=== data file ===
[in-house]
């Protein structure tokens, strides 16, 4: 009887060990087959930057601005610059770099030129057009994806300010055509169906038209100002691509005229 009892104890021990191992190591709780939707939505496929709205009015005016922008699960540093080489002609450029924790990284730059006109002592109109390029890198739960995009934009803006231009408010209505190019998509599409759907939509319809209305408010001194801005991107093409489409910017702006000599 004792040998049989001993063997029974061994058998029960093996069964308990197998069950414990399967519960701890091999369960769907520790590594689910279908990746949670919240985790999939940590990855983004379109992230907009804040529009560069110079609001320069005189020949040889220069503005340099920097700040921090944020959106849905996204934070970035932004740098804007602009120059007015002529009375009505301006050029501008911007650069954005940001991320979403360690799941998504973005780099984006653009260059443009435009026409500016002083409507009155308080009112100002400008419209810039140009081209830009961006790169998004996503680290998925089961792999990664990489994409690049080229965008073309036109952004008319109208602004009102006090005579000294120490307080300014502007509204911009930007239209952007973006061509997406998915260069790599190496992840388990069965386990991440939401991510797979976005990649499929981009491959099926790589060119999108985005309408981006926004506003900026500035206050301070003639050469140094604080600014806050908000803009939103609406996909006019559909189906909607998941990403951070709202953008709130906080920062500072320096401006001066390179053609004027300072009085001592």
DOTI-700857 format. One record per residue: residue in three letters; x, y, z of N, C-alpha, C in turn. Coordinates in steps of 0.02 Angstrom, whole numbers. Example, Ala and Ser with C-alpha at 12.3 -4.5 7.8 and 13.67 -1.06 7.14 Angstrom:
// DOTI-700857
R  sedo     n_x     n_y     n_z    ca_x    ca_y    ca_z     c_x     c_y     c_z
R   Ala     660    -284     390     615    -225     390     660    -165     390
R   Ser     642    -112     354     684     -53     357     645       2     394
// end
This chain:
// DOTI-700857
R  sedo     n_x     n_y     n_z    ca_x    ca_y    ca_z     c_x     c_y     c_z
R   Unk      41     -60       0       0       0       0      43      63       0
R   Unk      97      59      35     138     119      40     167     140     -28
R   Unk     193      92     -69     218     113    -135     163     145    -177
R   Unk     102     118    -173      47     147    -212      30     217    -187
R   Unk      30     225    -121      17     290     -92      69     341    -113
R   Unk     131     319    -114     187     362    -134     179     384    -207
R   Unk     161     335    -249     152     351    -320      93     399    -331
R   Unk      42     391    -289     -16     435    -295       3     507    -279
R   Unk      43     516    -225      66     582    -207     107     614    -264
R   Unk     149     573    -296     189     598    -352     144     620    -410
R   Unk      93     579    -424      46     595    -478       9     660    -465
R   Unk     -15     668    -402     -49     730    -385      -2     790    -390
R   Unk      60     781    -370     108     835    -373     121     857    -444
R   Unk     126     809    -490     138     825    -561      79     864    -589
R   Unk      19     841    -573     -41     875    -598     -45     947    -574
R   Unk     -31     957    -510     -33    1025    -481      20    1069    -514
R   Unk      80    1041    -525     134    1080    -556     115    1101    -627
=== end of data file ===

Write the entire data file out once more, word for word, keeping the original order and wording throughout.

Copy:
[in-house]
């Protein structure tokens, strides 16, 4: 009887060990087959930057601005610059770099030129057009994806300010055509169906038209100002691509005229 009892104890021990191992190591709780939707939505496929709205009015005016922008699960540093080489002609450029924790990284730059006109002592109109390029890198739960995009934009803006231009408010209505190019998509599409759907939509319809209305408010001194801005991107093409489409910017702006000599 004792040998049989001993063997029974061994058998029960093996069964308990197998069950414990399967519960701890091999369960769907520790590594689910279908990746949670919240985790999939940590990855983004379109992230907009804040529009560069110079609001320069005189020949040889220069503005340099920097700040921090944020959106849905996204934070970035932004740098804007602009120059007015002529009375009505301006050029501008911007650069954005940001991320979403360690799941998504973005780099984006653009260059443009435009026409500016002083409507009155308080009112100002400008419209810039140009081209830009961006790169998004996503680290998925089961792999990664990489994409690049080229965008073309036109952004008319109208602004009102006090005579000294120490307080300014502007509204911009930007239209952007973006061509997406998915260069790599190496992840388990069965386990991440939401991510797979976005990649499929981009491959099926790589060119999108985005309408981006926004506003900026500035206050301070003639050469140094604080600014806050908000803009939103609406996909006019559909189906909607998941990403951070709202953008709130906080920062500072320096401006001066390179053609004027300072009085001592």
DOTI-700857 format. One record per residue: residue in three letters; x, y, z of N, C-alpha, C in turn. Coordinates in steps of 0.02 Angstrom, whole numbers. Example, Ala and Ser with C-alpha at 12.3 -4.5 7.8 and 13.67 -1.06 7.14 Angstrom:
// DOTI-700857
R  sedo     n_x     n_y     n_z    ca_x    ca_y    ca_z     c_x     c_y     c_z
R   Ala     660    -284     390     615    -225     390     660    -165     390
R   Ser     642    -112     354     684     -53     357     645       2     394
// end
This chain:
// DOTI-700857
R  sedo     n_x     n_y     n_z    ca_x    ca_y    ca_z     c_x     c_y     c_z
R   Unk      41     -60       0       0       0       0      43      63       0
R   Unk      97      59      35     138     119      40     167     140     -28
R   Unk     193      92     -69     218     113    -135     163     145    -177
R   Unk     102     118    -173      47     147    -212      30     217    -187
R   Unk      30     225    -121      17     290     -92      69     341    -113
R   Unk     131     319    -114     187     362    -134     179     384    -207
R   Unk     161     335    -249     152     351    -320      93     399    -331
R   Unk      42     391    -289     -16     435    -295       3     507    -279
R   Unk      43     516    -225      66     582    -207     107     614    -264
R   Unk     149     573    -296     189     598    -352     144     620    -410
R   Unk      93     579    -424      46     595    -478       9     660    -465
R   Unk     -15     668    -402     -49     730    -385      -2     790    -390
R   Unk      60     781    -370     108     835    -373     121     857    -444
R   Unk     126     809    -490     138     825    -561      79     864    -589
R   Unk      19     841    -573     -41     875    -598     -45     947    -574
R   Unk     -31     957    -510     -33    1025    -481      20    1069    -514
R   Unk      80    1041    -525     134    1080    -556     115    1101    -627